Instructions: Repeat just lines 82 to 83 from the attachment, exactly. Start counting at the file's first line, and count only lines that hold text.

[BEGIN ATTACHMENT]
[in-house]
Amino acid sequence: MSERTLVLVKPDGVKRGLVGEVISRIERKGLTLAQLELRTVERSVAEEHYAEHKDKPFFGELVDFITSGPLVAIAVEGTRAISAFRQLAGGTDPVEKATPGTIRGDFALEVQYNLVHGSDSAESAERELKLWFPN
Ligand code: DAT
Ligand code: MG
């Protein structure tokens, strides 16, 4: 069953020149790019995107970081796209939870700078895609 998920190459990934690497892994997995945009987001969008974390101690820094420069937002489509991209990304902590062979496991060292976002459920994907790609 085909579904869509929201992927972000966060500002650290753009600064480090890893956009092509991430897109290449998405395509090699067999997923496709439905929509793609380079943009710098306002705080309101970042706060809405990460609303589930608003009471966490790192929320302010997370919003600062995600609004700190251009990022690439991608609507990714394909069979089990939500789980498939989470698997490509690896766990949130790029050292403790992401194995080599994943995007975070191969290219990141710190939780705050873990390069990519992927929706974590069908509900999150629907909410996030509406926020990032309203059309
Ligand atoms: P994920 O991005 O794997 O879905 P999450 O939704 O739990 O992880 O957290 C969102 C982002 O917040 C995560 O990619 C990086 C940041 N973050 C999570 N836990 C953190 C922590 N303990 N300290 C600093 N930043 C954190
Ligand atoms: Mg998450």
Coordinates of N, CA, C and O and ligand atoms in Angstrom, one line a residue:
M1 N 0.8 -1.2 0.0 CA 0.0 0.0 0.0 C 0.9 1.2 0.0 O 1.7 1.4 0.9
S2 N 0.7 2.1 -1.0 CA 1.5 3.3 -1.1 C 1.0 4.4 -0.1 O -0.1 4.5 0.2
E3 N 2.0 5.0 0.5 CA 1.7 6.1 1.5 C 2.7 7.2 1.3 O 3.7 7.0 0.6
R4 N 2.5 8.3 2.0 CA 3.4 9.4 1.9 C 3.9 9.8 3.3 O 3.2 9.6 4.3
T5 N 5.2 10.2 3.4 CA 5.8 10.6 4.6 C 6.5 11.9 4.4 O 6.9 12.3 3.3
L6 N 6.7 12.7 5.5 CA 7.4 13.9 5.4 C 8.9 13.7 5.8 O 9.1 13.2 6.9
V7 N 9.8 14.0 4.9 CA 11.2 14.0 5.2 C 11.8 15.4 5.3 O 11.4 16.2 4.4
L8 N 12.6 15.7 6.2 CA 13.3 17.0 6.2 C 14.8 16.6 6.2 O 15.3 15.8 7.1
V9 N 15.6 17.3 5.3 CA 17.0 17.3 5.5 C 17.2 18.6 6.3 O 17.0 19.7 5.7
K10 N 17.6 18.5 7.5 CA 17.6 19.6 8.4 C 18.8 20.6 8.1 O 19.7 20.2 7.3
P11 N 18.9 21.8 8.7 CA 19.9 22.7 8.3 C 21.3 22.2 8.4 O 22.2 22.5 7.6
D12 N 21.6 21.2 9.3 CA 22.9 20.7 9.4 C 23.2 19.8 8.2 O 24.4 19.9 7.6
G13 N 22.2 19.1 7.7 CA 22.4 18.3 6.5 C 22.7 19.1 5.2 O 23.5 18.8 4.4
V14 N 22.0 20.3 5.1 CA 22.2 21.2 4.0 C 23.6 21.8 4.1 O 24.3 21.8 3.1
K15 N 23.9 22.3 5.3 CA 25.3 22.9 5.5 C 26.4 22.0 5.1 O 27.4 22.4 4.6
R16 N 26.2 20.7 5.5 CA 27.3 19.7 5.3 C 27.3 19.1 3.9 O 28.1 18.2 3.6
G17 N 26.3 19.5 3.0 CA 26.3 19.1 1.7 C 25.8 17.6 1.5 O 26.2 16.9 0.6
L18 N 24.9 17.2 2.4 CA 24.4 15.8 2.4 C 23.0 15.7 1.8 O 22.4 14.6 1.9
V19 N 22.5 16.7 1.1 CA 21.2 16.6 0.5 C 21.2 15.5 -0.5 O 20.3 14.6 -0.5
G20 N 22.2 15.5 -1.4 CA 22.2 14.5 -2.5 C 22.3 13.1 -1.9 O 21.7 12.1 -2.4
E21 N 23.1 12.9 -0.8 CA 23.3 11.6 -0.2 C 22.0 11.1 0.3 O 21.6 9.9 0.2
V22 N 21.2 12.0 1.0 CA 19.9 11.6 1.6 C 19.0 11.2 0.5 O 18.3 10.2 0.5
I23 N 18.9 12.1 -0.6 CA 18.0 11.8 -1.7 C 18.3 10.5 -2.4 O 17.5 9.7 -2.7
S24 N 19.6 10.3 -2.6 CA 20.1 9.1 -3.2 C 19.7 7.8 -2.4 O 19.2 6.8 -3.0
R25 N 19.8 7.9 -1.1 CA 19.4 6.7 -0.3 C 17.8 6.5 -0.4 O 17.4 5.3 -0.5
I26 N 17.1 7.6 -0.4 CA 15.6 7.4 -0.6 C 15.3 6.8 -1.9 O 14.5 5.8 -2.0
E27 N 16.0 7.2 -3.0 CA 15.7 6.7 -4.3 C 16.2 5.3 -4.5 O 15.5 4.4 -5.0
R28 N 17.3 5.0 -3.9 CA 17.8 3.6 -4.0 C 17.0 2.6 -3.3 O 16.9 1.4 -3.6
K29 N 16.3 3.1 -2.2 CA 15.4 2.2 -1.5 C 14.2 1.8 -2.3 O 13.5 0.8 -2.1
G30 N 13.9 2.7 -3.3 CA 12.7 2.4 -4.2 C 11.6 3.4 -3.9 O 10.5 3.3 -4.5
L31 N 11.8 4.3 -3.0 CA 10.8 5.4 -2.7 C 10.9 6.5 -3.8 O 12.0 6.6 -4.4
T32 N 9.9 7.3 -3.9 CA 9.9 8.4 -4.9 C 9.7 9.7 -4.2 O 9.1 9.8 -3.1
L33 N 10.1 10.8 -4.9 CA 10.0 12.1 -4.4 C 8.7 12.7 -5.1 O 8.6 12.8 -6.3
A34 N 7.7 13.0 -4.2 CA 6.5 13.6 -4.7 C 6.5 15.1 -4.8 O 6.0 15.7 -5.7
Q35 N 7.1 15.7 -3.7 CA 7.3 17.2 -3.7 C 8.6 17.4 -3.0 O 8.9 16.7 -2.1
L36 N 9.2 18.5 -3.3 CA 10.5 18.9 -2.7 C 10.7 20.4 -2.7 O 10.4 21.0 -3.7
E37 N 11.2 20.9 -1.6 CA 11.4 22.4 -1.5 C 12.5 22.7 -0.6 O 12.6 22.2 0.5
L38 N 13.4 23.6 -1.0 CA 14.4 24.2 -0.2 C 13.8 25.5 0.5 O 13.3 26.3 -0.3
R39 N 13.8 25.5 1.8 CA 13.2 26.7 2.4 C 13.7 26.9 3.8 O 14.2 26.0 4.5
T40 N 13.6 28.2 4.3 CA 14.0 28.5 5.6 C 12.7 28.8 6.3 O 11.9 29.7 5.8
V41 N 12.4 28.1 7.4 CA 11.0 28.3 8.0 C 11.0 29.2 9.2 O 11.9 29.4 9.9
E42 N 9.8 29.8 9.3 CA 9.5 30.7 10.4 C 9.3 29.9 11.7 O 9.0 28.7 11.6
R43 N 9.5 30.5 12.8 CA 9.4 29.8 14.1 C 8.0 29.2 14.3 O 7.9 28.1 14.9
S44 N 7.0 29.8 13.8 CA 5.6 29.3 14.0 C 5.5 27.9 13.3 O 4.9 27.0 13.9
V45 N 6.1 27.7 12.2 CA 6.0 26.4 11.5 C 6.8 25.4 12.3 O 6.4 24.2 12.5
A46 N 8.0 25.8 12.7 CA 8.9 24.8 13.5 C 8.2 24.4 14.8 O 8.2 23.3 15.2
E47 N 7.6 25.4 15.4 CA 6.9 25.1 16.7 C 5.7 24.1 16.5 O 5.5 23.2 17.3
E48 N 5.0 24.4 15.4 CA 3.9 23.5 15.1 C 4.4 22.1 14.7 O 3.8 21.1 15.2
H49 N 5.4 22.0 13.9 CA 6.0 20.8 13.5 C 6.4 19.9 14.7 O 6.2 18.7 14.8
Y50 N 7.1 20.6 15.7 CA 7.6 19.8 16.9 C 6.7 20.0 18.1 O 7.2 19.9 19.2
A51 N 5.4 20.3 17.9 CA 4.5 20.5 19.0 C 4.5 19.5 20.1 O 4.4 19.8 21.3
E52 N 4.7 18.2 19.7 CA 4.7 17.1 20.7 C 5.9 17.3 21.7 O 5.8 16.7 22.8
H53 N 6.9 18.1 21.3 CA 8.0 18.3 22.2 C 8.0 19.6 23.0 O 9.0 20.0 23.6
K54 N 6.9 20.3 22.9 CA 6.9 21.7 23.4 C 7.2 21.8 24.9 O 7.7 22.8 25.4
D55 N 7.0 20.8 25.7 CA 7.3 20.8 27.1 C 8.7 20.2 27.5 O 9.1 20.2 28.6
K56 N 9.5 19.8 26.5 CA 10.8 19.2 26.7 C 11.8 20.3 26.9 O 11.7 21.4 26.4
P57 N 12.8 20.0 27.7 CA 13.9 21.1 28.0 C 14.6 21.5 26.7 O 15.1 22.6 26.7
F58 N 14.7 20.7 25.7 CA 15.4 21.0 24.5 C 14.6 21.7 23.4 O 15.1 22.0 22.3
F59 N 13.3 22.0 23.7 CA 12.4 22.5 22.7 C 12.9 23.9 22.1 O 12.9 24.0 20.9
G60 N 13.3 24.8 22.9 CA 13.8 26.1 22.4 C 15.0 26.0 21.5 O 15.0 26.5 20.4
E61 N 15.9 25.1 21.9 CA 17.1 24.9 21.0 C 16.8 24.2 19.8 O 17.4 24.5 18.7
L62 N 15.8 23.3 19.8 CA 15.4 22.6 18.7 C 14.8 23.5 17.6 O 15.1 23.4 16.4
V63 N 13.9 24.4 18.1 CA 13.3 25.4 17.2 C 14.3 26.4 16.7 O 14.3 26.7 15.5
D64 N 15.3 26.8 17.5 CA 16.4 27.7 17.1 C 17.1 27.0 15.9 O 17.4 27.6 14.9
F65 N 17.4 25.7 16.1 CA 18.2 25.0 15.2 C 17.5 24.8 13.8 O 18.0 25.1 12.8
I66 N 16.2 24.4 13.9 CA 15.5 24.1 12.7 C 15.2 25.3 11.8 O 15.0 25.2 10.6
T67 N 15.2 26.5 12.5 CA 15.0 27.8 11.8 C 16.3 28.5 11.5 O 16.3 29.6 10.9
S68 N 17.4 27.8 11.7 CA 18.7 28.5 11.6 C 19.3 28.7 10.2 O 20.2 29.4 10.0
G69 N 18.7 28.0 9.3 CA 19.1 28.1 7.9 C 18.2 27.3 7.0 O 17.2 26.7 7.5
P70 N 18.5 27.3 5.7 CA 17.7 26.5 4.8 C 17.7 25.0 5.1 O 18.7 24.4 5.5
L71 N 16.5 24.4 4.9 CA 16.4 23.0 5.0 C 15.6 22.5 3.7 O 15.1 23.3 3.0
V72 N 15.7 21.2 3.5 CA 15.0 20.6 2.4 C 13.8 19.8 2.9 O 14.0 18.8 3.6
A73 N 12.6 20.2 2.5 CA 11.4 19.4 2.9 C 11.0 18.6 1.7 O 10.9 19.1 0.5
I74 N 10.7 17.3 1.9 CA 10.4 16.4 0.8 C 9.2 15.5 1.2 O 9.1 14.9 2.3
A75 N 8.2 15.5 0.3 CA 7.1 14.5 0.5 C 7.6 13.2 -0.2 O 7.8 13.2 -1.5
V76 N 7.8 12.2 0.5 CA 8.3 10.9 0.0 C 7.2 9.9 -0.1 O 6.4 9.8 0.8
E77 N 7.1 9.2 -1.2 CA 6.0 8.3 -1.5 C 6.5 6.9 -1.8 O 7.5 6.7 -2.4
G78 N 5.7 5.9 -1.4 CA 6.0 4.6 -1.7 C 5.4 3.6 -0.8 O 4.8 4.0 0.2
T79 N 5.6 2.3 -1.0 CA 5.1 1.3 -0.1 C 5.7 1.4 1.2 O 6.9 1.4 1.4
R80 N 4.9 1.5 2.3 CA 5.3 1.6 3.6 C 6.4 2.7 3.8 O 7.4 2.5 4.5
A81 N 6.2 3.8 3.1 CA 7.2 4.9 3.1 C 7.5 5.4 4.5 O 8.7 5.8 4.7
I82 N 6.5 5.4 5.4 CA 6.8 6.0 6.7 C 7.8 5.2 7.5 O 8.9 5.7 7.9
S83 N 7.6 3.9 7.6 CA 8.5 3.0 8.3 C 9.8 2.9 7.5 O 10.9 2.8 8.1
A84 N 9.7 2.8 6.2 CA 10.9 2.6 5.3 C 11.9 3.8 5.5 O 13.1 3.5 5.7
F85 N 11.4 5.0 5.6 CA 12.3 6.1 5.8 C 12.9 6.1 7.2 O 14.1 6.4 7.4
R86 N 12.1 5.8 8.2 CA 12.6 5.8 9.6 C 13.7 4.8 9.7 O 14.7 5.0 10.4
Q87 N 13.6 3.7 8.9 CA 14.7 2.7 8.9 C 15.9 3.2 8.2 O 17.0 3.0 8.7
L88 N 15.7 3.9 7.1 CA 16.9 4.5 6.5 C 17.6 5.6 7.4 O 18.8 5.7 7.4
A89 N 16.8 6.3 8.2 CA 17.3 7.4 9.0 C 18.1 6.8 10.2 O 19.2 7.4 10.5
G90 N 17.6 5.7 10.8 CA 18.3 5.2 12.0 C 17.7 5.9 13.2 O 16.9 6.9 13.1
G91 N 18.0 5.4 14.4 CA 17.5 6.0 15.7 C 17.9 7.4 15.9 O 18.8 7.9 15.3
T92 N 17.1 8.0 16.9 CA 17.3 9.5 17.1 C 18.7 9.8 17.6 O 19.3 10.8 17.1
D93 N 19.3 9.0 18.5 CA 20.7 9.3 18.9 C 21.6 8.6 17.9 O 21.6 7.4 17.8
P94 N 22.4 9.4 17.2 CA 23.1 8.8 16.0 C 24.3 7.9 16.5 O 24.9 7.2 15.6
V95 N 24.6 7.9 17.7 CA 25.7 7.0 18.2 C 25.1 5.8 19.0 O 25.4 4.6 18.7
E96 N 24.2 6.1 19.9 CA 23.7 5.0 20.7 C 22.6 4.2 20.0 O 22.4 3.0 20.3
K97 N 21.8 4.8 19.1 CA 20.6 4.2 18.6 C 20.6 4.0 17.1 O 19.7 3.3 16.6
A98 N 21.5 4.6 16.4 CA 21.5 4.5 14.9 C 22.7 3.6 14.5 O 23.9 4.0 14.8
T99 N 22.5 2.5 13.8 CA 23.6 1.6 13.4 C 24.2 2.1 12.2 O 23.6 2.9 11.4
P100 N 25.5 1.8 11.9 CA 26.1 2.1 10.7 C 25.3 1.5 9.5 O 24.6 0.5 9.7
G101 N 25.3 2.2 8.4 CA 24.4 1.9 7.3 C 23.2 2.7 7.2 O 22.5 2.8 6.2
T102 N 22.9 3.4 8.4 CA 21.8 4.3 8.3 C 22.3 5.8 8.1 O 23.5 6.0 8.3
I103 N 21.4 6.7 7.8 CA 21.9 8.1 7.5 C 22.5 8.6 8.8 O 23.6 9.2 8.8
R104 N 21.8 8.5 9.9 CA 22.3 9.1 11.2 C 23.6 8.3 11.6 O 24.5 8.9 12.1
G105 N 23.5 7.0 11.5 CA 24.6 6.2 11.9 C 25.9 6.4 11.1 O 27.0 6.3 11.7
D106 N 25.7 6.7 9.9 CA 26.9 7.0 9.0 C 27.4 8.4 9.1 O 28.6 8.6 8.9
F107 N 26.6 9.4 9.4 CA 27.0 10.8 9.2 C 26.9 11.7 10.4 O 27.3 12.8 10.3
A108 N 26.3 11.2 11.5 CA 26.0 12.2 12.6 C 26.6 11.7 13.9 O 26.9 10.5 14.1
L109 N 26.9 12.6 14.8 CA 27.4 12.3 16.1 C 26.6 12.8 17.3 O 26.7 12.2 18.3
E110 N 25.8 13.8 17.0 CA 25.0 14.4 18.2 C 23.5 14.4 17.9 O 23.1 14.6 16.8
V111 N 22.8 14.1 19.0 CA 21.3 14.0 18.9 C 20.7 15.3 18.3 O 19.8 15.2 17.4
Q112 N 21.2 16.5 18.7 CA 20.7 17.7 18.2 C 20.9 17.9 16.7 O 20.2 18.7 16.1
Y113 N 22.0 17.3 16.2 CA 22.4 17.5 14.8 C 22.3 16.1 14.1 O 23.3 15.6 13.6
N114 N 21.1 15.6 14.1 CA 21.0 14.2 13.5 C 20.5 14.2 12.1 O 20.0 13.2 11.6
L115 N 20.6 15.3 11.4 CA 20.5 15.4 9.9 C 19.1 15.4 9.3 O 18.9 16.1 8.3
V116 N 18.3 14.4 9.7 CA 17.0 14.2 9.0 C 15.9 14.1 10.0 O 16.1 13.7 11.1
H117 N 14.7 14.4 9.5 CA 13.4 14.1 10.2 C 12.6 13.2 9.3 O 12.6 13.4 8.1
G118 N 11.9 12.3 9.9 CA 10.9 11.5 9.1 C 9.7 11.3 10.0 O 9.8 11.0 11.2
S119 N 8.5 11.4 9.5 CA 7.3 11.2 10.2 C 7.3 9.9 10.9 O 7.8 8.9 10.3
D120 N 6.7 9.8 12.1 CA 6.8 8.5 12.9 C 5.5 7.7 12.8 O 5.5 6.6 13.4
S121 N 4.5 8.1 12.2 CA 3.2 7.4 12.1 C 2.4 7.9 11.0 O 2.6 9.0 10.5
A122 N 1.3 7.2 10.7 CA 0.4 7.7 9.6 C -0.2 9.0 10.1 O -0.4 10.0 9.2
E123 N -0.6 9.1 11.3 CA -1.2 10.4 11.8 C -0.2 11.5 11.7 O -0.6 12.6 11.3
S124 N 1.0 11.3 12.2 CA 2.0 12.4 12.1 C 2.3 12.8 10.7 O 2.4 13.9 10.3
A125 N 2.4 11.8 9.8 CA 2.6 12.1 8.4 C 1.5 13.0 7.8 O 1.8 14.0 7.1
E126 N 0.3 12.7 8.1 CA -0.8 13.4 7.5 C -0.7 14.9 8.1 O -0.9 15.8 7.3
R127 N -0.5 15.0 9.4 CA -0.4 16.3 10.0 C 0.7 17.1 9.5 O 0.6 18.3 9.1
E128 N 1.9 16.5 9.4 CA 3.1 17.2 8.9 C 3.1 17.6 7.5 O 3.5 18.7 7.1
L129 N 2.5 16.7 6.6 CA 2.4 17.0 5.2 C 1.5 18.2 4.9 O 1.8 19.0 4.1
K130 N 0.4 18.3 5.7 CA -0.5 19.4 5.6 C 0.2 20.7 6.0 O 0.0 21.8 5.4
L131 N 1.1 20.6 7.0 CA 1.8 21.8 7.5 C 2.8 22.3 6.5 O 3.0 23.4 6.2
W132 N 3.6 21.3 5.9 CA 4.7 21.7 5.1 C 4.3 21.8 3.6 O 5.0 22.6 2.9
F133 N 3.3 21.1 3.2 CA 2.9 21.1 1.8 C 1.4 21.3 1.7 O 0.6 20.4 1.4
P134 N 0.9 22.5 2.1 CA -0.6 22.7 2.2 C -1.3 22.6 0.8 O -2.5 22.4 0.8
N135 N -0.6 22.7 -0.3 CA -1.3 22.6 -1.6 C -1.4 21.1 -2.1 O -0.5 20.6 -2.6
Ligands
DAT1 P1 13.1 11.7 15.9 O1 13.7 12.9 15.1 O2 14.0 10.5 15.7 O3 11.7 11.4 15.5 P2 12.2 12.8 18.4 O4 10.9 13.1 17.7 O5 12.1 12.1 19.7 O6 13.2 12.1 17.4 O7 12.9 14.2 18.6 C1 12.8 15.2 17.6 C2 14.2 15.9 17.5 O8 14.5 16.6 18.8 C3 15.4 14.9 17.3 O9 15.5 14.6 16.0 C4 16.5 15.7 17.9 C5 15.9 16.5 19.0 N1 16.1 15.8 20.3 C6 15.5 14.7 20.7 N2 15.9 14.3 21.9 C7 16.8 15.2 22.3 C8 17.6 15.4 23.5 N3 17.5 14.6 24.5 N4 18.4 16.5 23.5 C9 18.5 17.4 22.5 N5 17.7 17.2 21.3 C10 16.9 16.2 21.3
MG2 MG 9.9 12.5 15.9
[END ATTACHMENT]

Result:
I74 N 10.7 17.3 1.9 CA 10.4 16.4 0.8 C 9.2 15.5 1.2 O 9.1 14.9 2.3
A75 N 8.2 15.5 0.3 CA 7.1 14.5 0.5 C 7.6 13.2 -0.2 O 7.8 13.2 -1.5